Note on CEUs: Documentation of completion will be provided to all participants who have completed the course in full for CEU purposes. Please note that while these CEUs are not accredited, they may still be accepted by your state licensure board for licensure renewal, and we encourage you to check with your local board for more details. Attendees must attend 100% of all meetings and complete all requirements in order to receive a certificate for CEU purposes.
Melissa Ming Foynes holds a Ph.D from the University of Oregon, has completed fellowships at Yale University School of Medicine and the National Center for Posttraumatic Stress Disorder, and held academic appointments at Harvard University and Boston University. Melissa is a clinical psychologist, international educator, co-founder of a therapy practice specializing in stress, trauma, grief, and loss, and owner of a holistic coaching practice. She is also a trauma-informed mindfulness, meditation, and yoga teacher, Ayurvedic doula, and host of the podcast The Science and Soul of Living Well. In her podcast, Melissa and her guests offer accessible ways to integrate evidence-based information from psychological science and complementary and alternative medicine into our daily lives so that we can cultivate resilience and live with more meaning, purpose and alignment with our values in all life domains even in the hardest and darkest of times. She has expertise in sexual trauma, interpersonal and institutional betrayal trauma, traumatic losses (e.g., loss of children, loss of loved ones to suicide, murder, illness, accidents, natural disasters) as well as grief and loss related to the perinatal period (e.g., birth trauma, obstetric violence, miscarriage, stillbirth, pregnancy termination) and pediatric medical complexities (e.g., cancer, autoimmune disorders). She also frequently consults with professionals who have experienced trauma, grief, and loss in the course of their work. She is deeply committed to working with people who have experienced discrimination, trauma and/or loss due to some aspect of identity like gender, race, ethnicity, sexual orientation, socioeconomic status, and religion. She has authored over 60 peer-reviewed publications, book chapters, and educational products, and has trained thousands of professionals. To learn more, follow her on Instagram @drfoynes or Facebook, listen to her podcast, or visit www.melissafoynes.com or www.openedhearttherapy.com..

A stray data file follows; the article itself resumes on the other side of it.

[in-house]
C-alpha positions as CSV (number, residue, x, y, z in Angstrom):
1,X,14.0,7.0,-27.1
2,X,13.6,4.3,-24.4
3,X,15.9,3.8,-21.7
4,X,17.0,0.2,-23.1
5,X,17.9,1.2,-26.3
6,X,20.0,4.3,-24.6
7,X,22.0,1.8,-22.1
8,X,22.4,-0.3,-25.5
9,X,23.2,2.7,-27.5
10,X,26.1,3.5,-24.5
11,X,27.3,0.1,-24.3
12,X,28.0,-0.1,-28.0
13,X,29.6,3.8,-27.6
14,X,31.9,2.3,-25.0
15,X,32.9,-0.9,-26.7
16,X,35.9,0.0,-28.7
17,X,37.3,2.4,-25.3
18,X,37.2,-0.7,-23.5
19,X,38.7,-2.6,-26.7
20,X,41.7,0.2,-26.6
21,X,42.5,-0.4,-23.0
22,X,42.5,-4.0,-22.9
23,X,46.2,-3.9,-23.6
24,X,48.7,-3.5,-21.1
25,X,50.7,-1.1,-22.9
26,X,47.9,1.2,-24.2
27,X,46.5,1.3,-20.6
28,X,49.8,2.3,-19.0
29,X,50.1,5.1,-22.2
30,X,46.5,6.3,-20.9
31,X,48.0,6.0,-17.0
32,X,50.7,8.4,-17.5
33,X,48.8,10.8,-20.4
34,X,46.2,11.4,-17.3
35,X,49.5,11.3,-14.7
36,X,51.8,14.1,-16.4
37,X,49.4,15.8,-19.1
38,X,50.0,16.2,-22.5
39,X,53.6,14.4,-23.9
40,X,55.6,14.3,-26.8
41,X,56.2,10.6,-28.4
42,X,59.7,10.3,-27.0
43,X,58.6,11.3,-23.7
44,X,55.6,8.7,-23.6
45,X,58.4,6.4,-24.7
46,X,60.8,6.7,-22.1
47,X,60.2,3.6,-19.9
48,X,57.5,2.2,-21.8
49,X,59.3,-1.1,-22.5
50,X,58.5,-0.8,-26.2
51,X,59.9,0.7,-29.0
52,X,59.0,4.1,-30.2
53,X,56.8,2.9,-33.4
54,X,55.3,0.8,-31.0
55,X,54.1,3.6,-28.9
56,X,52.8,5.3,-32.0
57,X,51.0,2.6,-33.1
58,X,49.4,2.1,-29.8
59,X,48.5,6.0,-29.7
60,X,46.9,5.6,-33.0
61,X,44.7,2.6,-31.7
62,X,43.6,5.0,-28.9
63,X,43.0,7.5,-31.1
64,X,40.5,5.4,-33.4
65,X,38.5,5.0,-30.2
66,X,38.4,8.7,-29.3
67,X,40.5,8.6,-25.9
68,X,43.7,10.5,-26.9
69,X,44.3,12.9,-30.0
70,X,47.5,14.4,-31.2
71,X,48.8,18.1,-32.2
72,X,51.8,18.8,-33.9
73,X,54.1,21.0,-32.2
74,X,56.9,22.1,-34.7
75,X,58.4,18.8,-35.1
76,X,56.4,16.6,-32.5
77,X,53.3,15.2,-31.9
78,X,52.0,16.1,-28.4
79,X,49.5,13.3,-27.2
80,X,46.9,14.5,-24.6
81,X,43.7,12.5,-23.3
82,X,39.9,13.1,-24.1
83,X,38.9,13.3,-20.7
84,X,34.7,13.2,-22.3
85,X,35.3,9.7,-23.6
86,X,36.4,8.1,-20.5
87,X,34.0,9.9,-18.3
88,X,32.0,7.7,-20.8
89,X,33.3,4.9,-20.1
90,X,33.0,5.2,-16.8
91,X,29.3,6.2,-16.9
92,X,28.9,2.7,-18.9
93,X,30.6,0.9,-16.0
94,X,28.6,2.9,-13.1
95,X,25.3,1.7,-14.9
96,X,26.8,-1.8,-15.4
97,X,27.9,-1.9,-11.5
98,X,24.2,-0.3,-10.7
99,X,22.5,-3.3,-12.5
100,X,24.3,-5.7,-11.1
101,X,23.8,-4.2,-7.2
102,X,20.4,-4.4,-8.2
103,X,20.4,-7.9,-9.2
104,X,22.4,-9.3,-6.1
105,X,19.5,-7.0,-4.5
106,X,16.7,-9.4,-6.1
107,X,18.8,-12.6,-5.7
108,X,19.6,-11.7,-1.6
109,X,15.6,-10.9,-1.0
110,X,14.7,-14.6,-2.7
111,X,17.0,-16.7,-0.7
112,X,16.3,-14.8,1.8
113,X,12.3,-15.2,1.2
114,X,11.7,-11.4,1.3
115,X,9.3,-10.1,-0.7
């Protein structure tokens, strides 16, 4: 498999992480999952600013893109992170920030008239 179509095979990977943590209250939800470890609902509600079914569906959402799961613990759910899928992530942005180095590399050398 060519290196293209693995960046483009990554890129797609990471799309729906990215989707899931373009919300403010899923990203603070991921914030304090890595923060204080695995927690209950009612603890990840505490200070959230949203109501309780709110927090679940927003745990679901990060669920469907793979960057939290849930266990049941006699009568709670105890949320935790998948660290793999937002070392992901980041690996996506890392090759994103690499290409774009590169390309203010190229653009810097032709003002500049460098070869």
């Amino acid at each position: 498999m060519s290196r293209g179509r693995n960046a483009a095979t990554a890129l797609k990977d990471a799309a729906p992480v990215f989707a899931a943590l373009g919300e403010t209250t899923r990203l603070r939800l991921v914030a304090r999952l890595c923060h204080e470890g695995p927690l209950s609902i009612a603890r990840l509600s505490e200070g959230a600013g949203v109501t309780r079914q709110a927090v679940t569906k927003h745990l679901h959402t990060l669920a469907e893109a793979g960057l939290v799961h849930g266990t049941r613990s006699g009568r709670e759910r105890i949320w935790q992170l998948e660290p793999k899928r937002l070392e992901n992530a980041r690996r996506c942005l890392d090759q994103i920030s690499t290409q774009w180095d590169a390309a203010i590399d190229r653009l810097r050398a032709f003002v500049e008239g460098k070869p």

Amy Wright Glenn earned her MA in Religion and Education from Teachers College, Columbia University. She taught for eleven years in The Religion and Philosophy Department at The Lawrenceville School in New Jersey earning the Dunbar Abston Jr. Chair for Teaching Excellence. Amy is a Kripalu Yoga teacher, (CD)DONA birth doula, hospital chaplain, Birthing Mama® Prenatal Yoga and Wellness Teacher Trainer and a regular contributor to PhillyVoice wherein she writes on mindfulness, spirituality, parenting, ethics, birthing, and dying.
Amy is the founder of the Institute for the Study of Birth, Breath, and Death and the author of Birth, Breath, and Death: Meditations on Motherhood, Chaplaincy, and Life as a Doula and Holding Space: On Loving, Dying, and Letting Go.